Too many companies botch mass layoffs

Too many companies botch mass layoffs



CNN

You travel to the office only to find that your security badge no longer works.

You log on to your work computer and you are not denied access.

Email arrives before dawn that you miss – especially if it’s sent before a major holiday.

A humiliating Zoom call is held with hundreds of people.

You receive an automated call.

Or – surprise! — you get a severance payment for the job you thought you still had.

When it comes to layoffs, there seems to be no end to the worst ways some employees first find out they’re being let go. All these mean is that organizations turn employees away, making people feel like their years of service and commitment count for nothing.

“People need to feel valued,” said Sarah Rodehorst, CEO of Onwards HR, an outsourcing technology platform for human resources, legal and finance teams. “[Some companies] treat the onboarding process as a transaction rather than personal communication with people.”

One recent example of poorly communicated job cuts came last week when parent Google Alphabet laid off 12,000 people, first via a pre-dawn email and then by locking them out of company systems and badges disable security, according to multiple reports from former employees. (Google declined to comment, referring instead to a blog post from the CEO on the day of the layoffs.)

As layoffs rise across a number of sectors this year – on the heels of Microsoft, Goldman Sachs, Stitch Fix and others who have recently cut their staff – employers should be thinking just as much about how to deliver they the news as they do for all the finance, legal and HR components of a mass layoff, suggested Rodehorst.

Otherwise, poor communication and mistakes resulting from failure to make last-minute changes can signal to all departments involved in the layout how badly the employer is doing it right — for example offer generous severance and benefits.

It also destroys goodwill with departing employees, demoralizes the staff left behind and could hurt the company’s brand reputation with potential employees, said Raymond Lee, CEO of CareerMinds, a virtual outplacement company.

Not to mention that the organization opens itself up to criticism on social media and in the media – as Better.com found out the hard way last year when CEO Vishal Garg fired 9% of his company’s workforce in a video call which lasted less than three minutes. “If you’re on this call, you’re part of the unlucky group that’s being singled out,” Garg said. “Your employment is hereby terminated, with immediate effect.”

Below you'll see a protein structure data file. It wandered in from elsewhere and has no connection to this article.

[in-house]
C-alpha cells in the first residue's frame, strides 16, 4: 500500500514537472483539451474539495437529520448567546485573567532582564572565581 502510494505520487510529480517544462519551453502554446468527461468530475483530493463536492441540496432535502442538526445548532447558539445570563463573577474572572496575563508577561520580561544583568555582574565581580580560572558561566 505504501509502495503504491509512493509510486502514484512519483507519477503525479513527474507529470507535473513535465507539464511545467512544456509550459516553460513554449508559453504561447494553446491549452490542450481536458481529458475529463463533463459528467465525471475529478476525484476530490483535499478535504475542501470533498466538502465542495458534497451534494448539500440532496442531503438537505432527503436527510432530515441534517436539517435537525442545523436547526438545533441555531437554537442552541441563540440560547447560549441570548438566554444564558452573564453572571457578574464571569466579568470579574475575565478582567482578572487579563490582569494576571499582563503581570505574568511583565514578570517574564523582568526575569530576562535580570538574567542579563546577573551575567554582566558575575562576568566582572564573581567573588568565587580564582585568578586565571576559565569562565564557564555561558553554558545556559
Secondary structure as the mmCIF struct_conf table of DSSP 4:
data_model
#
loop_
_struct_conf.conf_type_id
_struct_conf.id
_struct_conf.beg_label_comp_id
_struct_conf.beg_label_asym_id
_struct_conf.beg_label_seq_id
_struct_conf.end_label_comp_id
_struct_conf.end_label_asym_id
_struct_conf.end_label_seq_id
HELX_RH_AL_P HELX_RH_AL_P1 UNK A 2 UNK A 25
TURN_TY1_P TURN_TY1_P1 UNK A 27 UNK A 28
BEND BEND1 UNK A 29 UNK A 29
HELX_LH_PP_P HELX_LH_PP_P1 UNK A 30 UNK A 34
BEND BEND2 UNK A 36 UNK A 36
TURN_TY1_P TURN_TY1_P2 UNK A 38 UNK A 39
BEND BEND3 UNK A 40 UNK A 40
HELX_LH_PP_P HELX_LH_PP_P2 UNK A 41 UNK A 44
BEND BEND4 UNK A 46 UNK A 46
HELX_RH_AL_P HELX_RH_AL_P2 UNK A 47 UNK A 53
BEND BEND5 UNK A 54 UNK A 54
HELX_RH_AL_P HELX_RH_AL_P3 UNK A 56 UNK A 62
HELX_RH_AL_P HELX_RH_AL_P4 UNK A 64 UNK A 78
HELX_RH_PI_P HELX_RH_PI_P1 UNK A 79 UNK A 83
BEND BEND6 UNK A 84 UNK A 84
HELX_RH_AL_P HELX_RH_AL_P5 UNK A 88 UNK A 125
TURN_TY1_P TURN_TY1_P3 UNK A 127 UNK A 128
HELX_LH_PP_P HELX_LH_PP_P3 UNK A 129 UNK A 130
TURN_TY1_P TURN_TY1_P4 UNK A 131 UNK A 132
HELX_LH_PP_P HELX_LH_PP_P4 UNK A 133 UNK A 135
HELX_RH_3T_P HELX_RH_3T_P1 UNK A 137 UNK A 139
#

“You put a lot of effort into getting on board and treating people well. But when it comes to boarding it’s almost an afterthought,” said Lee. “You want the employees who are leaving to say, ‘I really enjoyed the years I gave to the organization.'”

Redundancy may be a business decision for the company. But it is completely personal and very stressful for the person who is laid-off. So it is crucial to handle how to deliver the news with compassion.

Let people expect it. Even if you don’t give much advance notice, give some when a version is ready to be executed. Employees should receive communication from the CEO or division leadership that informs them that layoffs will occur and offers them the business reasons for the decision.

That communication should let people know what to expect if they are directly affected – for example, explaining that they will be invited to a meeting with their manager or that they will receive an email outlining the first steps another.

“Advanced communication is key,” said Andrew Challenger, senior vice president of outplacement firm Challenger, Gray & Christmas.

Notify people individually. Both Lee and Rodehorst emphasized that employers should always aim to set up personal meetings for the concerned employee with their manager and HR contact. In addition to directly delivering the news that the individual’s job has ended and offering information about recovery, benefits, severance services and other important details, the manager and HR person should make themselves available for questions with during and after the meeting. Ideally, this is done face-to-face, but if that’s not possible, a remote video conference can work too.

“You have to give people a chance to respond to the situation. You need to have a plan for how an employee can follow up and respond to their questions,” said Rodehorst.

If individual meetings are not possible, inform people through very small group meetings. By “small,” Lee means no more than 5 to 10 people, including a leader or manager he or she knows who delivers the news.

The rationale is twofold. The employees have some sense that their privacy and personal situation is being respected, and the organization can reduce the chance of an employee expressing their grievances publicly.

The more people there are in a meeting, the more likely one employee will videotape and post on social media, Lee said. With very small groups, “you minimize the risk of something bad happening.”

But even keeping things small won’t prevent embarrassment or deregulation unless you also emphasize that the layoff has nothing to do with a person’s performance. “Leaders must remember the upheaval that will result in the lives of their workers and emphasize that the decision has nothing to do with the talents of the affected employees. Departing employees should know they are valued when they leave,” said Challenger.

CNN’s Catherine Thorbecke contributed to this report

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